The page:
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Epson Stylus Photo R200 review: Epson Stylus Photo R200

Epson Stylus Photo R200

Jeffrey Fuchs
4 min read
Review summary
The Epson Stylus Photo R200, a stripped-down version of the Epson Stylus Photo R300, is a low-cost, six-color photo inkjet printer with a unique feature: it can print directly onto CDs and DVDs, which should appeal to photographers who like to burn their photos to share with friends and family. However, that feature aside, the R200 is a fairly average printer. Photos came out OK, but text and graphics didn't fare very well. Speed isn't this printer's forte either. The Epson Stylus Photo R200 photo printer has the same oblong, oversized-loaf-of-bread shape as its cousins, the Epson Stylus C64 and C84. It measures 18.5 by 10.5 by 7.8 inches and weighs 11.4 pounds--not svelte but sturdy. The body is dressed in burnished silver and dark-gray plastic, and it's topped off by a smoky-black-tinted cover. An oval opening in the cover gives access to the power, ink, and paper buttons.
At the back, the R200 has a 100-sheet input tray, a USB 1.1 port, and a connector for the power cord. An alternate USB 1.1 connection port sits under a cover at the front of the printer, next to the output tray. While the R200 doesn't work with "--="" rel="noopener nofollow" class="c-regularLink" target="_blank">&siteid=7&edid=&lop=txt&destcat=ex&destUrl=http%3A%2F%2Fwww%2Ecipa%2Ejp%2Fenglish%2Fpictbridge%2F">PictBridge, it supports both Print Image Matching and EXIF Print for easy printing from devices that take those technologies.
Setting up the Epson R200 and connecting it to your PC or Mac is very easy, but note that you have to supply your own USB cable (this isn't unusual; all printers ship without them). Epson includes a well-illustrated poster to guide beginners through the six-step setup process. The R200 works with Windows 98 SE through XP and with Macintosh OS 8.6 through 9.x and OS X 10.2 or higher (Epson recommends 9.1 and above). The Epson Stylus Photo R200's most notable feature is its ability to print directly onto CDs and DVDs. Inkjet-printable CDs and DVDs are widely available on the Internet and from local retailers, but they'll cost a bit more than the regular kind--typically $30 or so for a pack of 50.
The R200 prints on DVDs and regular (12cm) and mini (8cm) CDs by way of a special CD/DVD tray that fits inside an insert above the printer's output tray. It takes roughly three minutes to output a printed CD or DVD, depending on the complexity of your design. Coming up with the right combination of photos, text, and graphical elements can take much longer, but that's the fun part. The R200 comes with Epson Print CD, an easy-to-operate program that helps you bring in photos, images, and text to decorate your CDs and DVDs.
Lest we forget, the Epson Stylus Photo R200 also prints on a variety of stock, from plain copy paper to fancy photo papers, with a maximum resolution of 5,760x1,440dpi. For creative projects, the R200 also comes with Film Factory, a photo-optimizing and photo-organizing program that includes templates for making greeting cards, photo albums, and calendars. The fun never stops. The Epson Stylus Photo R200 turned in its best print quality with photos on glossy paper. This isn't the best output we've seen from Epson, but your average shutterbug should be able to live with it. We don't, however, recommend using this printer for general tasks. At first glance, the text turned out by the R200 on Epson's Premium Bright White paper was dark and legible, but on closer inspection, we saw ragged rather than sharp edges around and inside of most characters, as if the printhead were not properly aligned. This made text smaller than 4 points illegible. With larger fonts, we also saw the horizontal banding typical of a vertical printhead misalignment. Color graphics printed by the R200, again on coated inkjet paper, didn't come out that well, nor did the embedded photographs in the test document, primarily because of poor dithering and problems with horizontal color registration. As a result, the output looked adequately sharp, but the colors were inaccurate and dull, and we saw color banding in the gradients.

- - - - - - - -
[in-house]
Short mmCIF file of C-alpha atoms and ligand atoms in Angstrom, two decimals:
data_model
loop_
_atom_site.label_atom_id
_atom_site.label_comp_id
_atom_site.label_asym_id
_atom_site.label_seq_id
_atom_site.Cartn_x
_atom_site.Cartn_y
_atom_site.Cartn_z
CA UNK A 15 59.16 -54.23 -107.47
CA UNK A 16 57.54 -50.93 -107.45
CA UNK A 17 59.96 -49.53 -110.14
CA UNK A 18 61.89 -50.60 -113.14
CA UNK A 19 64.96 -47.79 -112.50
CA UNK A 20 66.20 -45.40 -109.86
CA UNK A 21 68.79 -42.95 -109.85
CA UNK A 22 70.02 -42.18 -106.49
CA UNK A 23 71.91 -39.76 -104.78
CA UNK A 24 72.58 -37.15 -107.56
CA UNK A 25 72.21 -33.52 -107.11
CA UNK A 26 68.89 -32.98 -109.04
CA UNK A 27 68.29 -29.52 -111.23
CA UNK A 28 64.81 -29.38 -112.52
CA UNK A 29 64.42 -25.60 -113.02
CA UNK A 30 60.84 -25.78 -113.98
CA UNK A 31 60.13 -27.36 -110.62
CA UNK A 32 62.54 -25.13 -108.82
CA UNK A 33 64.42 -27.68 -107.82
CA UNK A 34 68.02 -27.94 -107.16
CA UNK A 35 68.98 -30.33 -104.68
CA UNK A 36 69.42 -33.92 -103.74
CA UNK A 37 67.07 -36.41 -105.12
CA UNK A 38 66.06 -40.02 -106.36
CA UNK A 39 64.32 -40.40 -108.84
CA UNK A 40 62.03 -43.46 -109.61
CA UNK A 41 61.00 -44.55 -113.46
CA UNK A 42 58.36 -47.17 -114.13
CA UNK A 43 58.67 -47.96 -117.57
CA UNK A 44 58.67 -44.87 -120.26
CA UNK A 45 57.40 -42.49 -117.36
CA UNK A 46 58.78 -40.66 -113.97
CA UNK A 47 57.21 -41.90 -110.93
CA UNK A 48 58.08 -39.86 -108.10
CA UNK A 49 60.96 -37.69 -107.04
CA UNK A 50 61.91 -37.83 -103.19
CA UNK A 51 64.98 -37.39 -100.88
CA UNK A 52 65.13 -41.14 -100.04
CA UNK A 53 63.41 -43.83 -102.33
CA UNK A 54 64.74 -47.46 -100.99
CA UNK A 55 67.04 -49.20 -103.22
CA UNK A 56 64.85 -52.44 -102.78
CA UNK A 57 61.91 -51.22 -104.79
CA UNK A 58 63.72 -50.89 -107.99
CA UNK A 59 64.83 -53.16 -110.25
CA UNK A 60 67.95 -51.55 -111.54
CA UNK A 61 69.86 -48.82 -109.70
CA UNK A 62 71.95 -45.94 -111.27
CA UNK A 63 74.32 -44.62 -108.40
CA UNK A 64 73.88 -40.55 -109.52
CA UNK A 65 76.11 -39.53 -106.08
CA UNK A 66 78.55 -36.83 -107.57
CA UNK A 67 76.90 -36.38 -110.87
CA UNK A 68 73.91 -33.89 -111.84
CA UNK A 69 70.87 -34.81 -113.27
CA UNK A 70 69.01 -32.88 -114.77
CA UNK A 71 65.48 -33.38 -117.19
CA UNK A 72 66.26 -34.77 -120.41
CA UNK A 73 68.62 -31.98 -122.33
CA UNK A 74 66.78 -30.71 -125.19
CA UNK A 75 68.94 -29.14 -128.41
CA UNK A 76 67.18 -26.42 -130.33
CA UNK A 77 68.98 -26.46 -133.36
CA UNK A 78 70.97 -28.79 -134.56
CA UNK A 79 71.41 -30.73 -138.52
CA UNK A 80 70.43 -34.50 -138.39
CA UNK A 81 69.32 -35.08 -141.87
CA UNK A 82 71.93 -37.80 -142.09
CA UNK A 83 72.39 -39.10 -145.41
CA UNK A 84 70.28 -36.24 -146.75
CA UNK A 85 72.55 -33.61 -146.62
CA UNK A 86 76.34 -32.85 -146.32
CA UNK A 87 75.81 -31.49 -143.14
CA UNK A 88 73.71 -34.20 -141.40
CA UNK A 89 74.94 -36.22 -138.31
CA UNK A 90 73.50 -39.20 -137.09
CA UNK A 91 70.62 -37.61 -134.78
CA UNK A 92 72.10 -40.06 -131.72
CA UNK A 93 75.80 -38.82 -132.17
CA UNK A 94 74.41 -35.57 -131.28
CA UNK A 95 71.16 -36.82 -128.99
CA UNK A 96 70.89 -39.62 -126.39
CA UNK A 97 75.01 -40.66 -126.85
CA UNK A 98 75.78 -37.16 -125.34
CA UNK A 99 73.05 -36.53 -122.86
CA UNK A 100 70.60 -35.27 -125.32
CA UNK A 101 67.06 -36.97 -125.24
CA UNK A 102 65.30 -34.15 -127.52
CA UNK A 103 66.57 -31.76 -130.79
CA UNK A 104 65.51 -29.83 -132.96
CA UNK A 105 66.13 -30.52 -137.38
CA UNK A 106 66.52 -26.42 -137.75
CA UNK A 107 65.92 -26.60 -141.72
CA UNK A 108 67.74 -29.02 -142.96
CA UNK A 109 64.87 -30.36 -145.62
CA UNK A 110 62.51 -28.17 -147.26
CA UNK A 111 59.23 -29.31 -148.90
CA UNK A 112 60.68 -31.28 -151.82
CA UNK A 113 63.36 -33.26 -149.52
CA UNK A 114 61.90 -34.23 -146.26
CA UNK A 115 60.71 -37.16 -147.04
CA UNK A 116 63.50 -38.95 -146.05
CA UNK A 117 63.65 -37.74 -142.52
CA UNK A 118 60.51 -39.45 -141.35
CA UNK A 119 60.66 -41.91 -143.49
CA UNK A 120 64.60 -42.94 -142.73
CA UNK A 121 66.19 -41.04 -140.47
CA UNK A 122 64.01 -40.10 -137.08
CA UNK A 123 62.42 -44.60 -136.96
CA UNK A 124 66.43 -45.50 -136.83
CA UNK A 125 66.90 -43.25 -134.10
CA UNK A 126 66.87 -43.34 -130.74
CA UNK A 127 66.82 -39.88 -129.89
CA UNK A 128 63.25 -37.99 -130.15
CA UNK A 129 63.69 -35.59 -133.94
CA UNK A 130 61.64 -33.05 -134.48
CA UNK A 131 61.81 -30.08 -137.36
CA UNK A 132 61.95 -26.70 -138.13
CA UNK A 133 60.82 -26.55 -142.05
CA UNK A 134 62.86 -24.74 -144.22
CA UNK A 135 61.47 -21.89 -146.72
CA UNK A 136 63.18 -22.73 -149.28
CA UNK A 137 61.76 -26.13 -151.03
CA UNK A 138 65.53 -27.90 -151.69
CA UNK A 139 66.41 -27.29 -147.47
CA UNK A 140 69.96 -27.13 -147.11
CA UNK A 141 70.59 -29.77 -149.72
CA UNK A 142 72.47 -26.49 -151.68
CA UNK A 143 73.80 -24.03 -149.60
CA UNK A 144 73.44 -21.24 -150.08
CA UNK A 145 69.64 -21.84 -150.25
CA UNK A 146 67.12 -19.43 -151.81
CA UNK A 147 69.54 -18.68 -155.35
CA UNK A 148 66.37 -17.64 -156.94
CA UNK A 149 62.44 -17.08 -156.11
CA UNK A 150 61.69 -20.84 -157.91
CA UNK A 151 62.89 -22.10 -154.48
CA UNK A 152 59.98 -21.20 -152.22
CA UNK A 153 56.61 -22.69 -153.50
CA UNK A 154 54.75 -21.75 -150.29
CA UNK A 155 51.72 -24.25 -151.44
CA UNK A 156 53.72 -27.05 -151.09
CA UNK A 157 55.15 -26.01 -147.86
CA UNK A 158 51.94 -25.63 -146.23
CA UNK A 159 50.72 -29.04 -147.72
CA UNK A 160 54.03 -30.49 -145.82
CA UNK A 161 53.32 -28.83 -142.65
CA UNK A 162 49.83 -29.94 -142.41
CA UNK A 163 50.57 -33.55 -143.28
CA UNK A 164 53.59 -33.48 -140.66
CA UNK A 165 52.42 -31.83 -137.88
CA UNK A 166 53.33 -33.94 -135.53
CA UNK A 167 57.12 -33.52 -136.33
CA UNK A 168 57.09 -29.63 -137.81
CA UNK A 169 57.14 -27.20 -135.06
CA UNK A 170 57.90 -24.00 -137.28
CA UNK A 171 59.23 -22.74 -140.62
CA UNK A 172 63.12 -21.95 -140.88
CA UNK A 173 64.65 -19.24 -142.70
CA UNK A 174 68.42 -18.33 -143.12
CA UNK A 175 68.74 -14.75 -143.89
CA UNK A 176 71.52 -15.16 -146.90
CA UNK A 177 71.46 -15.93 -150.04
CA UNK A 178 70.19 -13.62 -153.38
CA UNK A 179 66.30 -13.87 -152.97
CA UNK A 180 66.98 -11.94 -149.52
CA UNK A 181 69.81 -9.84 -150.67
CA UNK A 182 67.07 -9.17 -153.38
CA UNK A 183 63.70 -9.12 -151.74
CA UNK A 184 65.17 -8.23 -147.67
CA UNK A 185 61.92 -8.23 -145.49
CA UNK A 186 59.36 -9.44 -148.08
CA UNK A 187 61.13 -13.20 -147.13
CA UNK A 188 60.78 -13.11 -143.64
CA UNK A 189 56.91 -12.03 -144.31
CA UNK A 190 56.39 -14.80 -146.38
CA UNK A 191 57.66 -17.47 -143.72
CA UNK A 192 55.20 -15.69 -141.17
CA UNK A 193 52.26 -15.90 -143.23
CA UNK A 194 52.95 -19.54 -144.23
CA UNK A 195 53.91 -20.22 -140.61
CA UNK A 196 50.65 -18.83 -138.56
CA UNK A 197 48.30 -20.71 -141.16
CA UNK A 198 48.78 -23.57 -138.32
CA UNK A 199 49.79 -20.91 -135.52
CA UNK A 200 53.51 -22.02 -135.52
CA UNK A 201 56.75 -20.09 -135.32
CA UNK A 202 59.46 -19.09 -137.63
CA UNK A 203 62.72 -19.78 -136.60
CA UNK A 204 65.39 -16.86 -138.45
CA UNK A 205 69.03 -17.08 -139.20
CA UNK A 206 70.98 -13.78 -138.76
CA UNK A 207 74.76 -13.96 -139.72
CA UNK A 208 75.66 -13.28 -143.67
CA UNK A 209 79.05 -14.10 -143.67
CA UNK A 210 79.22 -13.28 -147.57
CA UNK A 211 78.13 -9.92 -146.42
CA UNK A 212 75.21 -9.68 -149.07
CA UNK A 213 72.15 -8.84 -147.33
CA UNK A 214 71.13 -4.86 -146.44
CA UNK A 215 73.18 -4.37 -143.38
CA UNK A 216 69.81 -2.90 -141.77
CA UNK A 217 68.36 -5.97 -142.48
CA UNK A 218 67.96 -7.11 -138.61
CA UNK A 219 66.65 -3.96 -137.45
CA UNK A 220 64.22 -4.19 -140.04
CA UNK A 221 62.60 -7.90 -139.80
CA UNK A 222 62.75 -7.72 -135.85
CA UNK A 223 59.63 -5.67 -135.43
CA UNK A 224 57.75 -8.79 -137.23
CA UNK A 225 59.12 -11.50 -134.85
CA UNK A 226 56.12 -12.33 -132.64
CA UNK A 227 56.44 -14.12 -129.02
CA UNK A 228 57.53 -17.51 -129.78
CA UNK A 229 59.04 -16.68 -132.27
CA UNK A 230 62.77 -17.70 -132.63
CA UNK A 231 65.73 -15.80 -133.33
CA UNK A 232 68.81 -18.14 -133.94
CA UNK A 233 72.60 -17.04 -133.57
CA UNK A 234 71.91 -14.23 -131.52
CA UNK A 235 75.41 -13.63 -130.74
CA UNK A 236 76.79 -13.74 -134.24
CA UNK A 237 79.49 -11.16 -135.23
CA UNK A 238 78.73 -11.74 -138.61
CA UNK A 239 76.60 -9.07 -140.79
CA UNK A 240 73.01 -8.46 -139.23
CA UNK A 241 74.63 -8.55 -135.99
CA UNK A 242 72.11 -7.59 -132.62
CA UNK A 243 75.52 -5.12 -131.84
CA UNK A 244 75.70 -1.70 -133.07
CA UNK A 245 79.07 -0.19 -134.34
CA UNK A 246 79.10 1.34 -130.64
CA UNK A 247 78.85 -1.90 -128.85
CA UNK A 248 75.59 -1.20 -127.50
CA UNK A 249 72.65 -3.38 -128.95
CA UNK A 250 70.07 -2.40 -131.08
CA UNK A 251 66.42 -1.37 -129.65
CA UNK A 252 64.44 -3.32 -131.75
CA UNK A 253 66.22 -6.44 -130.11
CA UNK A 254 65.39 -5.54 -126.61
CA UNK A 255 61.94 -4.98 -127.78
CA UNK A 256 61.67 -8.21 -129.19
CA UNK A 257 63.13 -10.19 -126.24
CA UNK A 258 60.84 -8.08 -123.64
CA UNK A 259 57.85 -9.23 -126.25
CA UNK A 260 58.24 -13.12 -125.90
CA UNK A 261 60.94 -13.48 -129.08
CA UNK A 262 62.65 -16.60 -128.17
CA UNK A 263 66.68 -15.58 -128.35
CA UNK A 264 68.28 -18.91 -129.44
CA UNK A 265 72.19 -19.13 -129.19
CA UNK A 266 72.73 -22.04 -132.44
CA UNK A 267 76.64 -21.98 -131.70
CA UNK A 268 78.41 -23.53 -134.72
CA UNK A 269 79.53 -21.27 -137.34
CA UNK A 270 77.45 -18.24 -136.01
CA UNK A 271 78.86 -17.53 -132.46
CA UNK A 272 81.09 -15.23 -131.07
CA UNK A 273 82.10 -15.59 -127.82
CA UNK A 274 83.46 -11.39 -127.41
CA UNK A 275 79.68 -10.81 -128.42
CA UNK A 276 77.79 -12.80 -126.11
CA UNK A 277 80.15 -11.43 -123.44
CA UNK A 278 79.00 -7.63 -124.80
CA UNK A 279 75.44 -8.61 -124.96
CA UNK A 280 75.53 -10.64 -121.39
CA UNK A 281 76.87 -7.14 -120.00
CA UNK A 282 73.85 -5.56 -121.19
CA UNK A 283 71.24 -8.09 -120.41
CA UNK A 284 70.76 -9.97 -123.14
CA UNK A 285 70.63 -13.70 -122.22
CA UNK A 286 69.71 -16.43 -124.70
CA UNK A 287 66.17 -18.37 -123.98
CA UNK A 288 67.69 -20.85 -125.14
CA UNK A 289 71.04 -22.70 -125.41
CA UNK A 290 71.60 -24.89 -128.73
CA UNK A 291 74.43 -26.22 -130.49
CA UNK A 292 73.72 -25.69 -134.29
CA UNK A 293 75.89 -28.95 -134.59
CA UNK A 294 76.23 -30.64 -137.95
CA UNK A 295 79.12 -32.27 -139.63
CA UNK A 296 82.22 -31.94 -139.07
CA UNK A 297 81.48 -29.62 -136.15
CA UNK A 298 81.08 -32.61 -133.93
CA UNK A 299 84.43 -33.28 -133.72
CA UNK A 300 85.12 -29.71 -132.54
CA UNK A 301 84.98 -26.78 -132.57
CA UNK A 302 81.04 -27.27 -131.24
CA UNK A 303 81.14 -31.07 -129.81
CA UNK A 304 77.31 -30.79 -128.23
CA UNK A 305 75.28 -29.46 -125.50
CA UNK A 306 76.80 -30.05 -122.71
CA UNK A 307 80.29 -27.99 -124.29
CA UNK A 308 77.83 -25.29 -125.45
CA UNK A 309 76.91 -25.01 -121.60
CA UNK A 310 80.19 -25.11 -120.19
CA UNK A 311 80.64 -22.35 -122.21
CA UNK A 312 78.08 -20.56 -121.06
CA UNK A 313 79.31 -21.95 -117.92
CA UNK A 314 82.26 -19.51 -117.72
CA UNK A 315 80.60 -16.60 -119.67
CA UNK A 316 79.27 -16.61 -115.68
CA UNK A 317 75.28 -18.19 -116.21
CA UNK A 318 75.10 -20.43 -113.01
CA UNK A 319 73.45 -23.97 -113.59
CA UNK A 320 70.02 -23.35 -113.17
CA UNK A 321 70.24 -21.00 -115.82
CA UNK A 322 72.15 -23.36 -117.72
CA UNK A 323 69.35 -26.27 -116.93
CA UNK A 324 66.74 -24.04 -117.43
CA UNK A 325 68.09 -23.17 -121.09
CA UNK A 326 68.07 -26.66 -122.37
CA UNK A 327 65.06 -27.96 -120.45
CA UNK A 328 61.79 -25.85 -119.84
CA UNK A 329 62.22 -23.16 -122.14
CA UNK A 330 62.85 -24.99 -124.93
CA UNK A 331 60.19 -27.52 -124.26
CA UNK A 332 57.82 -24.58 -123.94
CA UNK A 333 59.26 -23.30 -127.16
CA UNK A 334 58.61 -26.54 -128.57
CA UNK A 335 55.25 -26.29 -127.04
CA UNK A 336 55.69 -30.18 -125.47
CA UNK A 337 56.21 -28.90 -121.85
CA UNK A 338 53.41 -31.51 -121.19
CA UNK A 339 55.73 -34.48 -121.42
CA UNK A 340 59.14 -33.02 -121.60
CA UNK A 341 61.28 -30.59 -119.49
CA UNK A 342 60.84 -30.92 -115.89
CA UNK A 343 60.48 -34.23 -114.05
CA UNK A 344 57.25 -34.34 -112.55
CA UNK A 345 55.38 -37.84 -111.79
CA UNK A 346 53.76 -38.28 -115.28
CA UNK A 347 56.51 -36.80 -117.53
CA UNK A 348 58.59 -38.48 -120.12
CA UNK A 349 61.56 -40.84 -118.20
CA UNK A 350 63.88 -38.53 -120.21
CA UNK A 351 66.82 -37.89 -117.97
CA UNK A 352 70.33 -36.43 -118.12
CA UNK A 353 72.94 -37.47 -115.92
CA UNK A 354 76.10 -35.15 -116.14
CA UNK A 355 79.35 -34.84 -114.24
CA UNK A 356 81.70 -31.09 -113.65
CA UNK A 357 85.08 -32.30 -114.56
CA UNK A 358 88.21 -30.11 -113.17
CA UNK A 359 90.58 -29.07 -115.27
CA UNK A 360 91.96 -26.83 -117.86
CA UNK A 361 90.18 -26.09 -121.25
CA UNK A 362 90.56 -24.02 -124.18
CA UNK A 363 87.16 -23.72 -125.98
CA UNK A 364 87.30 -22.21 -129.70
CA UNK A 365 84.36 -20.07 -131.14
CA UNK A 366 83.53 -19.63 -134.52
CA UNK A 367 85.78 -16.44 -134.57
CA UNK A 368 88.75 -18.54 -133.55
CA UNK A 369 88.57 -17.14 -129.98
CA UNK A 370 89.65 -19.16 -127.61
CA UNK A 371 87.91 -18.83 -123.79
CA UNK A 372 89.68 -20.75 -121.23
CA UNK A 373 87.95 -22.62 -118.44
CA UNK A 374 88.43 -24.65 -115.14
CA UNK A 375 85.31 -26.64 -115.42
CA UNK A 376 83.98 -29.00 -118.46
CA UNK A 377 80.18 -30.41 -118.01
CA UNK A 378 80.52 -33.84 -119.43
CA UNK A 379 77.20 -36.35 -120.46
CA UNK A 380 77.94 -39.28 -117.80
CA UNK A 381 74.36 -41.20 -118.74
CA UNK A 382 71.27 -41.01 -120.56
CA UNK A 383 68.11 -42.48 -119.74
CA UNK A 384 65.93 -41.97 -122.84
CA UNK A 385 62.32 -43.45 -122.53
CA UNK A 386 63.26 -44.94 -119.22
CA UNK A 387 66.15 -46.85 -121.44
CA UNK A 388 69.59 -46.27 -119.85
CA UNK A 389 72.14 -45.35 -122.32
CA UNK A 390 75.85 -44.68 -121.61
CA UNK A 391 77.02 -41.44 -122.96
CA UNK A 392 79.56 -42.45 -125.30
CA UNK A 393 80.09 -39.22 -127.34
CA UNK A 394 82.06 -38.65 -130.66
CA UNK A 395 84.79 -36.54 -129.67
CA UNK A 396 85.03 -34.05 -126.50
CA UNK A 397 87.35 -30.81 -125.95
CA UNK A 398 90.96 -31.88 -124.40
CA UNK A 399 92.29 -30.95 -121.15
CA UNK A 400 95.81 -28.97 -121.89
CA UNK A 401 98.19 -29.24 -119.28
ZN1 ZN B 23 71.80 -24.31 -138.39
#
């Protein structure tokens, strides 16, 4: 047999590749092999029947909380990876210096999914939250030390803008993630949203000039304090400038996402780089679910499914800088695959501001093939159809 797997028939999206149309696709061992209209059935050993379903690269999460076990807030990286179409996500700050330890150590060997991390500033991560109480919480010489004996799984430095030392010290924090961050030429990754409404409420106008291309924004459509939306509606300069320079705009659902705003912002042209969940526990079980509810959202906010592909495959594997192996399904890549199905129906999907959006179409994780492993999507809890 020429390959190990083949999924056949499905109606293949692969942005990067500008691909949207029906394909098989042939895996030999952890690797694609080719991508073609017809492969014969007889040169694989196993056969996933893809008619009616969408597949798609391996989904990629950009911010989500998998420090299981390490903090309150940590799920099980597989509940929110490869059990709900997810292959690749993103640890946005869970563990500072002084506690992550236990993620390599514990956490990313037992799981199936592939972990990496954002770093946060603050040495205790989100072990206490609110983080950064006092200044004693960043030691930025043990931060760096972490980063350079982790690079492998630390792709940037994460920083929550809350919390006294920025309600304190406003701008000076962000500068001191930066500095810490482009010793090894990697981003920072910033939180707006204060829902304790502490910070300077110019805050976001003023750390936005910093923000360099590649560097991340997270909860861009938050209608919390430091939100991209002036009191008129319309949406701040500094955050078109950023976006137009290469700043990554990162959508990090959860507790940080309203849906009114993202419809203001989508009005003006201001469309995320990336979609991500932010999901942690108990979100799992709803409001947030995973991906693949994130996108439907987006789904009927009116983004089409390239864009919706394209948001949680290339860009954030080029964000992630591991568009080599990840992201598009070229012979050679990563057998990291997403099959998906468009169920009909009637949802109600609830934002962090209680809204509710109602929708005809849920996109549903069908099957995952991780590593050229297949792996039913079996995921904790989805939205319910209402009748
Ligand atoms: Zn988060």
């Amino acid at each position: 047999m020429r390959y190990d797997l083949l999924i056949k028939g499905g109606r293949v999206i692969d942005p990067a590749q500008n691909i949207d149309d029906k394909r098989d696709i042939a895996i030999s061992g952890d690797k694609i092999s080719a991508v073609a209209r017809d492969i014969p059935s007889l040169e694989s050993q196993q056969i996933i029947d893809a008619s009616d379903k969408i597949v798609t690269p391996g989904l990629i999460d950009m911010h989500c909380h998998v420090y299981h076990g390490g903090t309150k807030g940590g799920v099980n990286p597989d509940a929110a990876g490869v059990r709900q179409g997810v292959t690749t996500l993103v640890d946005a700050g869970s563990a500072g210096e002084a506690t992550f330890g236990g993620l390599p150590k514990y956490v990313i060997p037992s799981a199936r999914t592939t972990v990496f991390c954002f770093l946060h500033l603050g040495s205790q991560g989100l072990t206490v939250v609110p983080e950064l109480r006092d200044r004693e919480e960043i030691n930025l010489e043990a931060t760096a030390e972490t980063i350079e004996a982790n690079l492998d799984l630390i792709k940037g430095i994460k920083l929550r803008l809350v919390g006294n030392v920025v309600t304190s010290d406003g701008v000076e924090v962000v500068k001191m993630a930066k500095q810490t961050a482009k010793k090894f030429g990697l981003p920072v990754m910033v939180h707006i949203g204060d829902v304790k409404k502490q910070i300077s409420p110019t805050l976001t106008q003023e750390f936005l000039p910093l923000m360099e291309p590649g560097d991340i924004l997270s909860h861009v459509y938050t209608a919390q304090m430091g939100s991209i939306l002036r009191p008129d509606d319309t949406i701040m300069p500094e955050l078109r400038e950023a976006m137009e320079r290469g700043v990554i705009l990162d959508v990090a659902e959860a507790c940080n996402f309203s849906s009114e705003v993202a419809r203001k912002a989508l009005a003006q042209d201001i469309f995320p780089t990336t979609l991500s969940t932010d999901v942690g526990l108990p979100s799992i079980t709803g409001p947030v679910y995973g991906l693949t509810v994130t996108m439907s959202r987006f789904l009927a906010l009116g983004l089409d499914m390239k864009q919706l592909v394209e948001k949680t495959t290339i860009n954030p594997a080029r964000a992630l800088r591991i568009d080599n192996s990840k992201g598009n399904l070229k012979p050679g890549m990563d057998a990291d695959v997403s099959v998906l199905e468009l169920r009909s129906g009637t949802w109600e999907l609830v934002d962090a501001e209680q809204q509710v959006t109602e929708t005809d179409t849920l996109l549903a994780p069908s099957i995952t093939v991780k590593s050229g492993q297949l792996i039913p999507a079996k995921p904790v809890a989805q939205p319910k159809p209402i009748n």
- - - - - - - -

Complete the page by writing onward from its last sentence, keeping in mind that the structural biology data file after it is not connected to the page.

Speed is not the Epson R200's forte either. In CNET Labs' tests, the printer took just more than four minutes to produce an 8x10 photo. In contrast, the competing Canon i475D took almost a full minute less. On the plus side, the R200 cranked out a CD with a graphics-heavy label in about three minutes. This printer is also pretty slow with text, running at less than two pages per minute. The R200 is, however, a quiet, smooth performer. Note that this printer, like all other Epson inkjets, doesn't print if any of its six cartridges is empty. While that may be a drawback if you're in a hurry to get a print, it can save you from unintentionally printing pages of unusable graphics.
CNET Labs project leader Dong Ngo contributed to this section of the review.
CNET Labs inkjet printer performance (pages per minute)  (Longer bars indicate better performance)
Photo speed  
Text speed  
Epson Stylus C84
Canon i475D
Epson Stylus Photo R200
Lexmark Z816
The Epson Stylus Photo R200's manual is both thorough and well written. Online, you'll find downloadable drivers and product guides and a collection of product-specific, easy-to-browse FAQs. Epson also offers interactive support, which asks a series of questions to help you isolate and fix your problem. We like the idea, but we found the Q&A a bit too basic to be of much use. If you still can't find an answer to your problem, you can e-mail tech support by filling out a form on the Web site, or you can call Monday through Friday from 6 a.m. to 8 p.m. PT.

Epson Stylus Photo R200

Score Breakdown

Design 8Features 7Performance 6Support 7